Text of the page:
made happy and that is the citys job. But you cant fix people, you
cant always make them happy, so having the community involved by
letting us know how unhappy they are or having city council and other
departments involved in giving them what they want isnt the way that
health and human services operates. (Transcript of conversation,
May 24, 2002)
There is a difference between working with people who would prefer not to
receive services if they had a choice and working with people who demand

services for their tax dollars. Making health and human services clients
happy isnt always possible.
In addition, because the city organization believes it is already
working across department lines to provide better customer service, having
the county health and human services organization talk about doing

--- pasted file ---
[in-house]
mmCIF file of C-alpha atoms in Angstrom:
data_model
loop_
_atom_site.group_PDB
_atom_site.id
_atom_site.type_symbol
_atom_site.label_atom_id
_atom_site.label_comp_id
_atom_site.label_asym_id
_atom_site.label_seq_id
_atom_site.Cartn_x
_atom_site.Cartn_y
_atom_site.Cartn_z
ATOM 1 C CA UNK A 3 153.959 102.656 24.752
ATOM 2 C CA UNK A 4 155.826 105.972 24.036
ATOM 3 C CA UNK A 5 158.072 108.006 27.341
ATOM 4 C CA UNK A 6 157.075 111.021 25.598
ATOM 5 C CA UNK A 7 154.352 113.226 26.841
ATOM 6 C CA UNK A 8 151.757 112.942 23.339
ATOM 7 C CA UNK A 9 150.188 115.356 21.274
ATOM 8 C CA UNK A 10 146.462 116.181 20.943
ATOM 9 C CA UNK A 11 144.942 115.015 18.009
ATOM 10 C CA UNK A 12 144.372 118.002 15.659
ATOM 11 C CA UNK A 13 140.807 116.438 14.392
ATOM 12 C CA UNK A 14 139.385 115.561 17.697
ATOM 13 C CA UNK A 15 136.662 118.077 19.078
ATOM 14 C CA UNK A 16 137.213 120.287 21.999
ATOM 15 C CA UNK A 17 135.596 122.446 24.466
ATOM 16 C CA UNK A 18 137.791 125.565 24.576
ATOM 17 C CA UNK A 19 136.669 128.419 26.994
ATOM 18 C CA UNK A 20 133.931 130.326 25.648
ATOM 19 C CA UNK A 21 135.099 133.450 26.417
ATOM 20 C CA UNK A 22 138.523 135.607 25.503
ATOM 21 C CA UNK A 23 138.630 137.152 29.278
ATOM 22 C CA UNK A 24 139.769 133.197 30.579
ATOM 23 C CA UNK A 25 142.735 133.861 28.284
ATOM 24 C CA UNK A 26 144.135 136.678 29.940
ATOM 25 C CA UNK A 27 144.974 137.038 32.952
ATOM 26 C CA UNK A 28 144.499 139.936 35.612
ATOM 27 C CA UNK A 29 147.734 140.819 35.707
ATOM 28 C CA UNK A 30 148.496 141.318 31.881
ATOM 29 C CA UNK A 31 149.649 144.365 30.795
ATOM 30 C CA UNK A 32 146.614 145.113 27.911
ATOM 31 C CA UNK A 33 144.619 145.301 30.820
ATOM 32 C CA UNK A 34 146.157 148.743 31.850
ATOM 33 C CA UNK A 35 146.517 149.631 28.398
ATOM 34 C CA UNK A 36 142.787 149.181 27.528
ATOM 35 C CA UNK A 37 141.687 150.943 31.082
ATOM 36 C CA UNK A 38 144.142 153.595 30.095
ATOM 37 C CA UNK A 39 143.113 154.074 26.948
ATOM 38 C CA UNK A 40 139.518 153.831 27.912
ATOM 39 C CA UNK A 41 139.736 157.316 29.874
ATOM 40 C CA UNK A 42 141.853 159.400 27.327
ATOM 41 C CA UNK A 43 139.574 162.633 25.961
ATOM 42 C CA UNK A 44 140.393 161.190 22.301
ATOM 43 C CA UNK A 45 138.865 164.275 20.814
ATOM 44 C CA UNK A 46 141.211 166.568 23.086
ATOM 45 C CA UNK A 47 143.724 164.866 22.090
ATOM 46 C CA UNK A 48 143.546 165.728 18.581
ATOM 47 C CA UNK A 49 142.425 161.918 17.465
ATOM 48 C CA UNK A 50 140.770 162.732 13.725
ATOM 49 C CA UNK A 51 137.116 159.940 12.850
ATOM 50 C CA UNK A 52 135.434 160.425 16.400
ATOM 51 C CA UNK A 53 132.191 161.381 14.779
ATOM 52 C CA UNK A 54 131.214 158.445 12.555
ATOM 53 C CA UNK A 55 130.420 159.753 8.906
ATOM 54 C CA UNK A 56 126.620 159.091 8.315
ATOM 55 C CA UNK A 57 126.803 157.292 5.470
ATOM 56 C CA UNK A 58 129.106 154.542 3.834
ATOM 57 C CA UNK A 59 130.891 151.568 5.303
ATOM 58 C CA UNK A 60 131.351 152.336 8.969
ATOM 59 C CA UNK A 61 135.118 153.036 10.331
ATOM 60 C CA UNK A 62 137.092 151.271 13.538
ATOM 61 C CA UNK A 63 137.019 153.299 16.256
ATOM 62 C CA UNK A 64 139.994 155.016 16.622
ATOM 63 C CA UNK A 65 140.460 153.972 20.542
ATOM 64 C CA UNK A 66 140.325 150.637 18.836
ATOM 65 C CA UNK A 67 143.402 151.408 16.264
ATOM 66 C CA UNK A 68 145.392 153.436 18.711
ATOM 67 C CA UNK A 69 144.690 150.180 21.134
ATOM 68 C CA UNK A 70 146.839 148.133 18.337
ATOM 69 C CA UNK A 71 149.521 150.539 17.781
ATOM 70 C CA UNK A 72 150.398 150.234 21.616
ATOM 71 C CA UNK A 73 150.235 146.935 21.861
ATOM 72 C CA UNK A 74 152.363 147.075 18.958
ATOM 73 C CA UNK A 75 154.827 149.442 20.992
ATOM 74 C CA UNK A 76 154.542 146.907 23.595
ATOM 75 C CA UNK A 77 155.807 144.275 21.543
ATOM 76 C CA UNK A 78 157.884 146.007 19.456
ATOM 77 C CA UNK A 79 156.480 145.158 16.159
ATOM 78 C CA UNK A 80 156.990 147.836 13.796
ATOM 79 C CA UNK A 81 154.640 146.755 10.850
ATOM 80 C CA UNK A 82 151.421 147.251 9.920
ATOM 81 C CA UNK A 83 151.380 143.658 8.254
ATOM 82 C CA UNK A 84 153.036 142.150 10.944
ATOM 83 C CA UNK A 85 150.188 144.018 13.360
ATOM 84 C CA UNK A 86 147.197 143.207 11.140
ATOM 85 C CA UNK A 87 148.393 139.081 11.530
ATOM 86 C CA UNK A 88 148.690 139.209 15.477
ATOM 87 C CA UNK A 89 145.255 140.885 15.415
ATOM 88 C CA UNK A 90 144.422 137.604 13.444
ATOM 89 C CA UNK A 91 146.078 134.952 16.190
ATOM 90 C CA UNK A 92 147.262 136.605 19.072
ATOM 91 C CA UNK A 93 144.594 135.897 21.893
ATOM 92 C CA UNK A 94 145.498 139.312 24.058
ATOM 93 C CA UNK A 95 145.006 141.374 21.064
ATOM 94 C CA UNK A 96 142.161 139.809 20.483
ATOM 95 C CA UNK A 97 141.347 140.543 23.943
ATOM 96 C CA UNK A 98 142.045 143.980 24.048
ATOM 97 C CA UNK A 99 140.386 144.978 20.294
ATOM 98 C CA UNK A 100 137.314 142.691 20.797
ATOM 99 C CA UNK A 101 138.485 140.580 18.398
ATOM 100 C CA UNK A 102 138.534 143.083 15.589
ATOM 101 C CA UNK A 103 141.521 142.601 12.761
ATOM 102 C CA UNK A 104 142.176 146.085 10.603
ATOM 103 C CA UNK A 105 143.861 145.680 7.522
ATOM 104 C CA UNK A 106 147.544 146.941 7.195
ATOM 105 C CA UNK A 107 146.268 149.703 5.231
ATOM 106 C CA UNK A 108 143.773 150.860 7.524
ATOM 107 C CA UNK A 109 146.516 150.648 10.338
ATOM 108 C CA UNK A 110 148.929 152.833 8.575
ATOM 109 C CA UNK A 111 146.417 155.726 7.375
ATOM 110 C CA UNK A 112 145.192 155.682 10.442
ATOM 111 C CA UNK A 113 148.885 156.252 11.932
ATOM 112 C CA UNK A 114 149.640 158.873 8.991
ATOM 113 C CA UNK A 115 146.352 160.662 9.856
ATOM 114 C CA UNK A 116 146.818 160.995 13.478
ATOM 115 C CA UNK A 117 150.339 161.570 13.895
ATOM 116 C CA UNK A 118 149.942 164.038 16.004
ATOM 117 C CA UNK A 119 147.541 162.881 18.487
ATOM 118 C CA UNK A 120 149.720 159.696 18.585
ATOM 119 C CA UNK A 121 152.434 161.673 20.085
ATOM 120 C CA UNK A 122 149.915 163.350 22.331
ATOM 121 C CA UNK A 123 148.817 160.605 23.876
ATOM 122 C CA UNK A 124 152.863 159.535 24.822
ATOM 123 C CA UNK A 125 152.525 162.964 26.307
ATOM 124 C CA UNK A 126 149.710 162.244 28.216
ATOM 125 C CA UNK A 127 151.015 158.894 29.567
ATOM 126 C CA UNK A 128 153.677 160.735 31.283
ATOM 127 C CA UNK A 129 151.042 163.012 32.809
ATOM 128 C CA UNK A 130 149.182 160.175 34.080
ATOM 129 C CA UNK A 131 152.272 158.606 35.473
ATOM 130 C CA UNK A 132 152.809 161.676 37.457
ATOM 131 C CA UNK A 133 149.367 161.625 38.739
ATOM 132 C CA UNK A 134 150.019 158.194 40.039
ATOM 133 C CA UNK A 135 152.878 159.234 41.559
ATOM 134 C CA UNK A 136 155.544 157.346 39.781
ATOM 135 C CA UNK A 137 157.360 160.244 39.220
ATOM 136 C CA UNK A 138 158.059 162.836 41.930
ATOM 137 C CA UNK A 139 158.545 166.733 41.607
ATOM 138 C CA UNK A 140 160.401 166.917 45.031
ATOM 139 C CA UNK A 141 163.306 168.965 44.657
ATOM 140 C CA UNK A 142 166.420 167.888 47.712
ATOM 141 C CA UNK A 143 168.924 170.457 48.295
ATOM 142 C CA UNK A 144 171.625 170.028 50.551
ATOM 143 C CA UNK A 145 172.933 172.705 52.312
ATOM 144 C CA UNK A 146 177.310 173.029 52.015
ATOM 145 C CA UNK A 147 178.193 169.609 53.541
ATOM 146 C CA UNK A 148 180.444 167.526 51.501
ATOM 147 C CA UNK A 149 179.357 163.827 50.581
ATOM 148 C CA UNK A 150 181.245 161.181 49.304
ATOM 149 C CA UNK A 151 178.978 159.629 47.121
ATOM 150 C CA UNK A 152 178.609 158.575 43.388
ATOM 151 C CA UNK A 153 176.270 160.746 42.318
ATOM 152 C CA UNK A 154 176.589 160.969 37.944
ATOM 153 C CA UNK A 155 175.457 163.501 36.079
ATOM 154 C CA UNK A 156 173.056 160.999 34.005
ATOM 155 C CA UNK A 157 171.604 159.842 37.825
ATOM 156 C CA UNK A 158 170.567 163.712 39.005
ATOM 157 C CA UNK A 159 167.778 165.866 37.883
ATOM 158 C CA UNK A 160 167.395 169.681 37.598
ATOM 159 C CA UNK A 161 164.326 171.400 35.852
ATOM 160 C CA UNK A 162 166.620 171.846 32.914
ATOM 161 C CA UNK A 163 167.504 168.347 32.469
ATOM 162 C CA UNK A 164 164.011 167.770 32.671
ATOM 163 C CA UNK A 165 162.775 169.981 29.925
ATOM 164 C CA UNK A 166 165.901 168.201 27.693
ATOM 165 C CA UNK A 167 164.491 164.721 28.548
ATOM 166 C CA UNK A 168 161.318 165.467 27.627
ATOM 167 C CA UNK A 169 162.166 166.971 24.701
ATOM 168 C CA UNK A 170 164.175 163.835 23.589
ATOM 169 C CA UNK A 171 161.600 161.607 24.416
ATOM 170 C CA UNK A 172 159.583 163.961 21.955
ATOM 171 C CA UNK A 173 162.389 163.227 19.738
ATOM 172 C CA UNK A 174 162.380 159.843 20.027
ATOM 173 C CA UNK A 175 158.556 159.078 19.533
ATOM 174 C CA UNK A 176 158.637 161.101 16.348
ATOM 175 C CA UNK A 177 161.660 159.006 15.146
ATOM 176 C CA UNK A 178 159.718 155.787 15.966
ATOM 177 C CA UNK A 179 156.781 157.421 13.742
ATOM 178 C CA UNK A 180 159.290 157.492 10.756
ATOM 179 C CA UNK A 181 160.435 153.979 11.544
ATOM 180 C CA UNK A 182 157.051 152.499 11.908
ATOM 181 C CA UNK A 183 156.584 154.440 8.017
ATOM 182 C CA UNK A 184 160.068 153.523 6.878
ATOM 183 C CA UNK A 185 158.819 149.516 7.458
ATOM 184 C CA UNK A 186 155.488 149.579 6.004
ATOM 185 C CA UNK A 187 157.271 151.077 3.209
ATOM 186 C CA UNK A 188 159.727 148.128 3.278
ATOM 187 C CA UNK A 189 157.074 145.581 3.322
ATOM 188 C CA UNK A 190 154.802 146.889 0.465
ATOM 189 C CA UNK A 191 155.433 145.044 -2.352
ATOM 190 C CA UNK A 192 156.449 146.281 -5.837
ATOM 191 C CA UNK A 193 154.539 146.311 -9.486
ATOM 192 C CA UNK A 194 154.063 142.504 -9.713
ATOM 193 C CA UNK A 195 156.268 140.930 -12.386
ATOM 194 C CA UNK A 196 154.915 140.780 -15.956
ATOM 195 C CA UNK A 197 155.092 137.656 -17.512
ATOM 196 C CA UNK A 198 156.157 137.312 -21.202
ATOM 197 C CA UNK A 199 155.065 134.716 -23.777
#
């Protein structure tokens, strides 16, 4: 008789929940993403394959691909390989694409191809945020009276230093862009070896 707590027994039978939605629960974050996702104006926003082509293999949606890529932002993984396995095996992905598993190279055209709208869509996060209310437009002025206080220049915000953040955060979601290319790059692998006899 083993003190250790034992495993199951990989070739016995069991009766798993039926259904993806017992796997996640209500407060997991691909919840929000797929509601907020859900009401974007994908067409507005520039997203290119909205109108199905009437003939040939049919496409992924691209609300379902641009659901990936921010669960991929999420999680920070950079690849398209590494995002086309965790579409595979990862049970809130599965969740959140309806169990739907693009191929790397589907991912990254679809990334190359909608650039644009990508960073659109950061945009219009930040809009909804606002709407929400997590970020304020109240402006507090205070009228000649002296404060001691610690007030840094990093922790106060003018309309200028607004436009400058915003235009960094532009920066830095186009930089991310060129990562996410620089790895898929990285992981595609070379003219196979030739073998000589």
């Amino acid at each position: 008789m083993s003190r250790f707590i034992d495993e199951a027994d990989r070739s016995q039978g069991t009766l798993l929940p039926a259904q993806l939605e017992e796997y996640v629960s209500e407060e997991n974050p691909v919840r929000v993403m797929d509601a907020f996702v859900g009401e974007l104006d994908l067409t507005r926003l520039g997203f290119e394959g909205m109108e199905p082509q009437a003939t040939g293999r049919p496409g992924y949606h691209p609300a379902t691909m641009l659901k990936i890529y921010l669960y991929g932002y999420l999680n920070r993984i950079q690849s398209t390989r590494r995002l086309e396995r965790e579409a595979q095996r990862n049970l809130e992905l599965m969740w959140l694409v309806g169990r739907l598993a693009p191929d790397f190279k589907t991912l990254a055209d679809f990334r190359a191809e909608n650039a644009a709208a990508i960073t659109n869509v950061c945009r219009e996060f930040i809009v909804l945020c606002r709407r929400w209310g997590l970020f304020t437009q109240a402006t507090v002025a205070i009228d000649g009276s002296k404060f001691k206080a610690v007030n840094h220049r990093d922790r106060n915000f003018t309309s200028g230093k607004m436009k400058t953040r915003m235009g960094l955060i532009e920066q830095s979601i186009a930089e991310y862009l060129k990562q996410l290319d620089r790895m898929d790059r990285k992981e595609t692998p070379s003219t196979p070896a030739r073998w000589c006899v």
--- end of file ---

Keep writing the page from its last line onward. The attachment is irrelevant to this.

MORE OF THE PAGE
business differently creates some resentment. One of the managers
commented, The city people think theyve been doing just fine without the
county people and therefore they dont want us to take any lead. Another
participant said:
We are finding that it is harder to do when people in the city find out
how it will touch them. We have to ask the question is the vision to
change? and if so then it has to be ok for us to proceed and we need
organizational support to do that.
Fundamentally, a city is different from a county. A main difference is
in how the city and the county are each held accountable. One of the
participants summarized the difference as follows: A city organization is
accountable to the citizens. A county organization is accountable to the
funding source, the feds, the state, the clients. There are much bigger
responsibilities and consequences for non-compliance than being
responsible to voting citizens. A county serves the citizens, just as a city
does, and is concerned about meeting citizens needs, just as a city is. But,
accountability and consequences for county governments are at a different

level than for city governments. These two systems are combined in
Broomfield and a shared culture will emerge as the new organization is
established. The participants recognized a reciprocal influence of the city